The Department of Education awards millions of student loans every year. When you get a student loan, you generally don’t have to make payments while attending school. If you drop out, you have to start repaying back the loan. The Office of Federal Student Aid has a range of options to help you manage student loan repayment in a way that works for you.
Your Grace Period
Most student loans come with a six-month grace period. Unless you drop out early in an academic term and have no preexisting student loans, you are supposed to start repaying the borrowed money at the end of the grace period. You are responsible for contacting the loan servicer and arranging payments. A loan servicer is a financial institution that handles the processing and collection of student loans. Normally, student loans won’t be forgiven even if you drop out of school. There are three exceptions. A student loan can be forgiven if the school closes and you can’t finish your educational program, if you participate in certain teaching or public service programs or if you become permanently disabled.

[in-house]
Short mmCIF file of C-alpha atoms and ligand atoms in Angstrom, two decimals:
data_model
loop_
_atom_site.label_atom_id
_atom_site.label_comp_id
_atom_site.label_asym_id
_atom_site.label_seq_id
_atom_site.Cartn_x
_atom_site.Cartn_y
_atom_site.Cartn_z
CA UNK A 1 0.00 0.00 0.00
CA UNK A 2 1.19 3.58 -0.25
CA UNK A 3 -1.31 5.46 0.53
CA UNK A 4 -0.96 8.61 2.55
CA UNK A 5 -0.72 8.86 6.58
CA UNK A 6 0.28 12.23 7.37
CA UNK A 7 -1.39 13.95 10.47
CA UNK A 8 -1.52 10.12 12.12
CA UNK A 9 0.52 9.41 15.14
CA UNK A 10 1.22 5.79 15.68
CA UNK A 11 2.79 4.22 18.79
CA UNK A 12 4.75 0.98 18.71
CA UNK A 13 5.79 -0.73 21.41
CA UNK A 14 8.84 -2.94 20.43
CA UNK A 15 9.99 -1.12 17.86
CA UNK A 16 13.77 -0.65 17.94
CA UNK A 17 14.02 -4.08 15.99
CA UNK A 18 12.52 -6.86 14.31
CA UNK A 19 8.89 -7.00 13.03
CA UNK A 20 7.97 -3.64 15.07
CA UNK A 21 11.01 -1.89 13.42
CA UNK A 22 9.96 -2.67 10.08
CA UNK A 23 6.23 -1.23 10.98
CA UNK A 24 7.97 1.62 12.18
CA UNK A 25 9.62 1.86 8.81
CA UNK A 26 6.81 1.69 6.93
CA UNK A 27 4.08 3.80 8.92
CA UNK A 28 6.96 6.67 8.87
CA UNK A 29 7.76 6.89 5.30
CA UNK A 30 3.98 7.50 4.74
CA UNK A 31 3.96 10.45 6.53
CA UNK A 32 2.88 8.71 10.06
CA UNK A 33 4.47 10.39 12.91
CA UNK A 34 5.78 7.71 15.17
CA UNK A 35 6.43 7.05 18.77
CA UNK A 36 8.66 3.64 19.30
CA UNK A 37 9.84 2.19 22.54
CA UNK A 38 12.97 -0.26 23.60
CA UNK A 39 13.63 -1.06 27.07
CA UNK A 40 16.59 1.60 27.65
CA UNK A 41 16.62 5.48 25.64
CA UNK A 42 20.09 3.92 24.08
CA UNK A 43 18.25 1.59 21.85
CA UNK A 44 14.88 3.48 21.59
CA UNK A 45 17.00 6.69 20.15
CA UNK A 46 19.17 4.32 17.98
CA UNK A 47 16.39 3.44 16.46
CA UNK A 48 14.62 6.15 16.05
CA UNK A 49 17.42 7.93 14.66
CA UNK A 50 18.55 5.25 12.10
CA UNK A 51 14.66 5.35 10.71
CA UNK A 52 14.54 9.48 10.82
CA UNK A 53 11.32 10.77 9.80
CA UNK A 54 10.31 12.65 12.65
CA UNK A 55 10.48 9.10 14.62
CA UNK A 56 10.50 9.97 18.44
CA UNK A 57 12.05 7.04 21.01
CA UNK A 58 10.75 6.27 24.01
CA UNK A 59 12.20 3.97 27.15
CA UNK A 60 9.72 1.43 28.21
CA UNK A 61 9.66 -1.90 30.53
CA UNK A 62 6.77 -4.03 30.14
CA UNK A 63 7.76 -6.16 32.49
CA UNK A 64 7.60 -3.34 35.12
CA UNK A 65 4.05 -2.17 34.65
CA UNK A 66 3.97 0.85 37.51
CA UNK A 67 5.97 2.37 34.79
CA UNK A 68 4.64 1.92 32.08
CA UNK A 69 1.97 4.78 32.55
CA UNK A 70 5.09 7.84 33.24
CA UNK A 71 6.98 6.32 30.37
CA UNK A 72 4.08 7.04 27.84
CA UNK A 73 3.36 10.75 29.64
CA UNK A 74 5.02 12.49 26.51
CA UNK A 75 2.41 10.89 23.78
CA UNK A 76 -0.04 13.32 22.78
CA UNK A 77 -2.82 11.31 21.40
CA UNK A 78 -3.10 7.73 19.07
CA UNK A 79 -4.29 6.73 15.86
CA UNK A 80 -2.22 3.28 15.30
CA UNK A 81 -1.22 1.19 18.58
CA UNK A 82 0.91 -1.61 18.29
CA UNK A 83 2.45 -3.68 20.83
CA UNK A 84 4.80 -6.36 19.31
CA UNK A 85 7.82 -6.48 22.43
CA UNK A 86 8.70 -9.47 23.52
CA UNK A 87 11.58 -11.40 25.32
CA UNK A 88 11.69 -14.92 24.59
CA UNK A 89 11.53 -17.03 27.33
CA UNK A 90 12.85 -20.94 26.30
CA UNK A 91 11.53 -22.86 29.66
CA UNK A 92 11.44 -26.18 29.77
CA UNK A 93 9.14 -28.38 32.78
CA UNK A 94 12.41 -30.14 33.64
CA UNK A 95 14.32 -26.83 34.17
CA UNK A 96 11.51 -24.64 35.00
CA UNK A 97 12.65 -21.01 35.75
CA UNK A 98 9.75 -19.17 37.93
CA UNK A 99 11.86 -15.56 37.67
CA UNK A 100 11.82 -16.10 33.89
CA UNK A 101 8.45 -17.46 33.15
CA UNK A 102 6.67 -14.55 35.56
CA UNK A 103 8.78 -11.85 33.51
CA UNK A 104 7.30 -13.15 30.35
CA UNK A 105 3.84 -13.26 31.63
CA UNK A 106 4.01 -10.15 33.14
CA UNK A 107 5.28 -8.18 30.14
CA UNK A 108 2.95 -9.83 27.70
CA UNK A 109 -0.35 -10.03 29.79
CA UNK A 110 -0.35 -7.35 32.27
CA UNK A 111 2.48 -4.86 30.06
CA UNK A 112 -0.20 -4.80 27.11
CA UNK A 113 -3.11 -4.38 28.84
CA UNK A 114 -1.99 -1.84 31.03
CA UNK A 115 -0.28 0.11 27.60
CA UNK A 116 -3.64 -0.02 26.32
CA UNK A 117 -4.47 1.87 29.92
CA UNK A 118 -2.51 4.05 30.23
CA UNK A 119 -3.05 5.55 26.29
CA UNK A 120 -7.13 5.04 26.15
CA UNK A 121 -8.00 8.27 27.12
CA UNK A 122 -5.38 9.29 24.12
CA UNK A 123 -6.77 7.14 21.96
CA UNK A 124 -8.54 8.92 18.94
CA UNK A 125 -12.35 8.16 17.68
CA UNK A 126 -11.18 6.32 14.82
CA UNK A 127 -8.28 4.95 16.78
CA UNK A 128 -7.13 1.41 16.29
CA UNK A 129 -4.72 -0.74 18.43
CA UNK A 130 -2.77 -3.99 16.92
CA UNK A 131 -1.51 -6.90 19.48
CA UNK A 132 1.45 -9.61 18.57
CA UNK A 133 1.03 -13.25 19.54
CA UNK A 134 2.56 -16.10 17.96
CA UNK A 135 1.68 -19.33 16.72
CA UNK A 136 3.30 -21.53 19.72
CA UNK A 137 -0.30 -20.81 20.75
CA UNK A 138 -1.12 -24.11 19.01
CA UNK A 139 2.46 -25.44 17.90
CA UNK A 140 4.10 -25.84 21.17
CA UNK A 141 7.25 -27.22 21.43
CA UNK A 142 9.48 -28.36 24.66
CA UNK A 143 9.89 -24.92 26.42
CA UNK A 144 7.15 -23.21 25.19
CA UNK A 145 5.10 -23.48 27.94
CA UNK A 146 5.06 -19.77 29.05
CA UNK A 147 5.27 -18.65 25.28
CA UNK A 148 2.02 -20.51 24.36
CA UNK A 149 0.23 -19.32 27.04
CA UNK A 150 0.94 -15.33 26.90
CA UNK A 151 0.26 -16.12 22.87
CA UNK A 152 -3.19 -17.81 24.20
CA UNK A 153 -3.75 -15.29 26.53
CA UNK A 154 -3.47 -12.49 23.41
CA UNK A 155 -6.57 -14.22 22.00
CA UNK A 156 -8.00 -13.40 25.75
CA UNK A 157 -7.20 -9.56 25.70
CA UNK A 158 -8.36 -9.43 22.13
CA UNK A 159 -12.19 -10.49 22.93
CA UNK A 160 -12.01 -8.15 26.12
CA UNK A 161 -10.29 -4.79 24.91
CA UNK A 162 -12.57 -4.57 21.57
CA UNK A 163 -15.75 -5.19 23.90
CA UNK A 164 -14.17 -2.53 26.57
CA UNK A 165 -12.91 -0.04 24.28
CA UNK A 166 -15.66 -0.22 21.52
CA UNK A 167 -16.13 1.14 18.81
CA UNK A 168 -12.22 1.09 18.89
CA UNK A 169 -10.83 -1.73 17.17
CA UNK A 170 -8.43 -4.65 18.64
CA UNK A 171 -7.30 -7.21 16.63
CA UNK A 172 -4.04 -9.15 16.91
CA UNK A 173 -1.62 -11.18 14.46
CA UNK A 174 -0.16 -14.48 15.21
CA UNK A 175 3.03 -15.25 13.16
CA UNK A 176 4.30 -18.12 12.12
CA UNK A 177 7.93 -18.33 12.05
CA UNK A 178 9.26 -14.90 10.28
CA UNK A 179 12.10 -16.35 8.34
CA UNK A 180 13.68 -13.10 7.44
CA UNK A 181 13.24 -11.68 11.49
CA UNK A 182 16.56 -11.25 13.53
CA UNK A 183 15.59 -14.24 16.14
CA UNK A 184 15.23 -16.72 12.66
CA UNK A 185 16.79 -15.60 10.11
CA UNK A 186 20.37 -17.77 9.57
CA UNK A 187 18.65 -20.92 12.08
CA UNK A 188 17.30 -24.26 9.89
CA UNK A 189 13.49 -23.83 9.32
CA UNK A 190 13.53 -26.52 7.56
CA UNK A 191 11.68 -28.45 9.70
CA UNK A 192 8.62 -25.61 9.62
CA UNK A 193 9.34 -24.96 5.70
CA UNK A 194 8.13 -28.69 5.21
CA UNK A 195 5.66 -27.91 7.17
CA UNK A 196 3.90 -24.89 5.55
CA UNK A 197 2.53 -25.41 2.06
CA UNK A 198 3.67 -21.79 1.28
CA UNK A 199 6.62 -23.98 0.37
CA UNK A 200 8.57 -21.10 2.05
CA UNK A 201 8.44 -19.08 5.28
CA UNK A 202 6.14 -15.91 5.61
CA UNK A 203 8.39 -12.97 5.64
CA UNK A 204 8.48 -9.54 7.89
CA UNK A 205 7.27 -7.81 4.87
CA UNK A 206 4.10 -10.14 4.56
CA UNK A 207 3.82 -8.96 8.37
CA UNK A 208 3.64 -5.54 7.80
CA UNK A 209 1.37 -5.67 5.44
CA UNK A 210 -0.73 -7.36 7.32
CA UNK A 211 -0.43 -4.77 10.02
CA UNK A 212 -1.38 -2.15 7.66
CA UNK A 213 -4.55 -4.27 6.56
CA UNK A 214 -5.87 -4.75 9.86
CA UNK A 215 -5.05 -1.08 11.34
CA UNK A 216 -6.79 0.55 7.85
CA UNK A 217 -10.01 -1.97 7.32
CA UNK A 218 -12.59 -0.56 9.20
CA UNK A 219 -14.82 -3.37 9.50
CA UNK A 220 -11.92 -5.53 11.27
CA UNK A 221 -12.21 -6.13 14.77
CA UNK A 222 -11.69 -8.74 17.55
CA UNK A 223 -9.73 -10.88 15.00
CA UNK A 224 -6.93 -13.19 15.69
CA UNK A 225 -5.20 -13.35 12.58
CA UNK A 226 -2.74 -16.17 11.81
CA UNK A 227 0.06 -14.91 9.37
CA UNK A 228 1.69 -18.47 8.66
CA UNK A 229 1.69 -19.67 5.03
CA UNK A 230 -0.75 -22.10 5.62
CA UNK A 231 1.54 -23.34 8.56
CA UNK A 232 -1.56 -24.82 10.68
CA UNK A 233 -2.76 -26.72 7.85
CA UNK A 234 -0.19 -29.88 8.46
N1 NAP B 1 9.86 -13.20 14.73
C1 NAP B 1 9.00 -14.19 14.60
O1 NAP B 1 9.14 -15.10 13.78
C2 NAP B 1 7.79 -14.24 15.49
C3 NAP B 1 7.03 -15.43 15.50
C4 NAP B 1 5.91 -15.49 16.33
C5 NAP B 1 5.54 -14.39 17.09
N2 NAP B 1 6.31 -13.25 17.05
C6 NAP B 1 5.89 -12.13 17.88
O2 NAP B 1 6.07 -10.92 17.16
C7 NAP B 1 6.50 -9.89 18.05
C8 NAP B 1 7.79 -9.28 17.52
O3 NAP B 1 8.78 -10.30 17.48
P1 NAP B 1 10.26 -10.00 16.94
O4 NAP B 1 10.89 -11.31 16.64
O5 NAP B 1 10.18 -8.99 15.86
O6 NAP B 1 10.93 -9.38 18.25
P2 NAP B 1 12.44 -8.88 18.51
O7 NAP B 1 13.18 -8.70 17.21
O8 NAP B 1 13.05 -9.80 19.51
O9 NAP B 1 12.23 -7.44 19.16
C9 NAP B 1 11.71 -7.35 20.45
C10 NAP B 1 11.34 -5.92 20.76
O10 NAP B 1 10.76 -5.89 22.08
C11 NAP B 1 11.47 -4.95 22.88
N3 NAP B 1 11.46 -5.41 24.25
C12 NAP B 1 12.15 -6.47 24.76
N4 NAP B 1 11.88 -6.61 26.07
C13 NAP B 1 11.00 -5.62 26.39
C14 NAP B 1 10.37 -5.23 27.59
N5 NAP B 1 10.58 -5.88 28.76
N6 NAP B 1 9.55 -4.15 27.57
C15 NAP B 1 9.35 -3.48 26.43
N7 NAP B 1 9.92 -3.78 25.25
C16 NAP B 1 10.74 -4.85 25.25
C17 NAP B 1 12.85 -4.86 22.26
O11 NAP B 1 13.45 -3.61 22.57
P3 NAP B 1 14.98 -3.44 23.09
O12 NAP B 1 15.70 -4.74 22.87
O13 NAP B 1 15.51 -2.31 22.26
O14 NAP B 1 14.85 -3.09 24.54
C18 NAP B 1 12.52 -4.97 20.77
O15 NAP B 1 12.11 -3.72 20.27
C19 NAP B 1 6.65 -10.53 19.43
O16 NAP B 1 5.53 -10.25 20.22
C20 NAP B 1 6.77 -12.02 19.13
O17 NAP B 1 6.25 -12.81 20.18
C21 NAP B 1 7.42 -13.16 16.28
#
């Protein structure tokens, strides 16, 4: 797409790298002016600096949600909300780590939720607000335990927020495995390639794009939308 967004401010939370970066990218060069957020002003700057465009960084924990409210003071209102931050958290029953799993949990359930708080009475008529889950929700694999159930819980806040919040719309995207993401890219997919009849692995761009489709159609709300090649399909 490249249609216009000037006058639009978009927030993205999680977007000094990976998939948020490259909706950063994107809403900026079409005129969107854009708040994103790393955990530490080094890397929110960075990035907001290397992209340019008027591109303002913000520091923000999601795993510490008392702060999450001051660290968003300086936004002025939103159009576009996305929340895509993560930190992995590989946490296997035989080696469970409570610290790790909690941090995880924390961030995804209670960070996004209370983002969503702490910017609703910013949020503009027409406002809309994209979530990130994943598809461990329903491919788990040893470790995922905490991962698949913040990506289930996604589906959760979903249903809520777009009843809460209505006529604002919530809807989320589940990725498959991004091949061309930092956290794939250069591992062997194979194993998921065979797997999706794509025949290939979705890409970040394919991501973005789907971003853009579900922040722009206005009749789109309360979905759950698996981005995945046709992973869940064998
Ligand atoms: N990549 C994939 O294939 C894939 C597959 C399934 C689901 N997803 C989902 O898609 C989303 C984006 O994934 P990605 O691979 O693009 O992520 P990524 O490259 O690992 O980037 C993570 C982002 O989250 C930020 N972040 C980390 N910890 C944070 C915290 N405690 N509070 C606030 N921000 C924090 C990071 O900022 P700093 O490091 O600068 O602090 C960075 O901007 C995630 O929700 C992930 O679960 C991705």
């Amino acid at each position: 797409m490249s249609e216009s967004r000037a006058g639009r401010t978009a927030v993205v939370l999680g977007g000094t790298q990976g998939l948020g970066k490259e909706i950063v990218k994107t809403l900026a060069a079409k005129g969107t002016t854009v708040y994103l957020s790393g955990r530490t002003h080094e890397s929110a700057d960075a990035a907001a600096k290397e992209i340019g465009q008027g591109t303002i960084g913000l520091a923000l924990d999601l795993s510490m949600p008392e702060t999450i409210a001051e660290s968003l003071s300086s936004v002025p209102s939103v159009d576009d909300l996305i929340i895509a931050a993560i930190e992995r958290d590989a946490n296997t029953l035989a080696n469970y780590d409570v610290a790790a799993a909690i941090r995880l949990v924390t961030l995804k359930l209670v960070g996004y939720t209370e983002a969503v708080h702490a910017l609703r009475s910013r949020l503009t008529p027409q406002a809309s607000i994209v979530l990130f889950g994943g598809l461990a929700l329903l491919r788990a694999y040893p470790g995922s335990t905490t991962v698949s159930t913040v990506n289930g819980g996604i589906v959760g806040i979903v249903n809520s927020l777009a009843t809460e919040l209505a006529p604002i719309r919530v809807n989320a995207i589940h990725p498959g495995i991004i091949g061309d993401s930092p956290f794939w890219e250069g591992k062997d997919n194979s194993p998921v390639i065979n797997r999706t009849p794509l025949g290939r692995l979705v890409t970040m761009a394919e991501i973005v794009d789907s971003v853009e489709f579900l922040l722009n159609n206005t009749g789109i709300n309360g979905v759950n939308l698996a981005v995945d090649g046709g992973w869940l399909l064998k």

Refunds and Loan Cancellation
If you drop out early in an academic term, the school may refund all or part of the fees and tuition. For example, a college might refund all charges if you withdraw during the first week, or 50 percent if you drop out before 30 days have passed. Refunds are credited against your account and reduce the amount of the student loan. You have 120 days to pay off any loan balance not refunded and return any cash disbursement you received. If you do, no fees or interest are charged and the student loan is cancelled. If you don’t return all of the money, the balance becomes a regular student loan subject to the usual grace period and repayment terms.
Choosing a Repayment Plan
The standard repayment plan for a student loan is designed to pay it off in 10 years or less. Payment amounts are based on this time limit, and are at least $50 per month. The standard plan costs you the least amount of interest. One alternative is a graduated plan that starts with reduced payment amounts that increase over time. Another option is an extended payment plan that reduces payments by stretching repayment out to as much as 25 years.
Extended Deferment and Forbearance
After you drop out of school, you might not get a job that pays enough to allow you to make student loan payments. If so, you can apply for an economic hardship deferment. If the loan is subsidized, interest won’t accrue. If you left school to go on active duty in the military, you also can request continued deferment. When you don’t qualify for deferment, you can ask for forbearance. Forbearance keeps your loan listed as current, meaning you are not considered delinquent if you don’t make payments. Under forbearance, interest accumulates and is added to what you owe even if the loan is subsidized.